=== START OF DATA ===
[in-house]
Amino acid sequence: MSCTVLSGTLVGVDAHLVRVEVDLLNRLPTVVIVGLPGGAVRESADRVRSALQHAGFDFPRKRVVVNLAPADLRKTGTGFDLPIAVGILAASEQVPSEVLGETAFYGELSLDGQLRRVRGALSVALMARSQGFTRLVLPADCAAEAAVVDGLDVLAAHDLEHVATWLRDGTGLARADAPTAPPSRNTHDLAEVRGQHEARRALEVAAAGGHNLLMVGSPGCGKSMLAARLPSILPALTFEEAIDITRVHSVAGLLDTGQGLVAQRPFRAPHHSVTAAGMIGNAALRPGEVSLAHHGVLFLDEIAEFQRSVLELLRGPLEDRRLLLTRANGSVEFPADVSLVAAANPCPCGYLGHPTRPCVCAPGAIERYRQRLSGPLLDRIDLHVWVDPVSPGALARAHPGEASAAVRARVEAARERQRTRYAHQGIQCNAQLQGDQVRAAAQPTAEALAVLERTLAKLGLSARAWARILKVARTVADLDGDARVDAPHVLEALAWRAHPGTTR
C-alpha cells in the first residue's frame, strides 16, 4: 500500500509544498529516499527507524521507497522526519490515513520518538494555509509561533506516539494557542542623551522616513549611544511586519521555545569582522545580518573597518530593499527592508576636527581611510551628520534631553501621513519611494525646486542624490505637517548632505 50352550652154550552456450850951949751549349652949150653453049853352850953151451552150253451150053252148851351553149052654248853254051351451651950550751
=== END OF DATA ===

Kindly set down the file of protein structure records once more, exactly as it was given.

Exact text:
[in-house]
Amino acid sequence: MSCTVLSGTLVGVDAHLVRVEVDLLNRLPTVVIVGLPGGAVRESADRVRSALQHAGFDFPRKRVVVNLAPADLRKTGTGFDLPIAVGILAASEQVPSEVLGETAFYGELSLDGQLRRVRGALSVALMARSQGFTRLVLPADCAAEAAVVDGLDVLAAHDLEHVATWLRDGTGLARADAPTAPPSRNTHDLAEVRGQHEARRALEVAAAGGHNLLMVGSPGCGKSMLAARLPSILPALTFEEAIDITRVHSVAGLLDTGQGLVAQRPFRAPHHSVTAAGMIGNAALRPGEVSLAHHGVLFLDEIAEFQRSVLELLRGPLEDRRLLLTRANGSVEFPADVSLVAAANPCPCGYLGHPTRPCVCAPGAIERYRQRLSGPLLDRIDLHVWVDPVSPGALARAHPGEASAAVRARVEAARERQRTRYAHQGIQCNAQLQGDQVRAAAQPTAEALAVLERTLAKLGLSARAWARILKVARTVADLDGDARVDAPHVLEALAWRAHPGTTR
C-alpha cells in the first residue's frame, strides 16, 4: 500500500509544498529516499527507524521507497522526519490515513520518538494555509509561533506516539494557542542623551522616513549611544511586519521555545569582522545580518573597518530593499527592508576636527581611510551628520534631553501621513519611494525646486542624490505637517548632505 50352550652154550552456450850951949751549349652949150653453049853352850953151451552150253451150053252148851351553149052654248853254051351451651950550751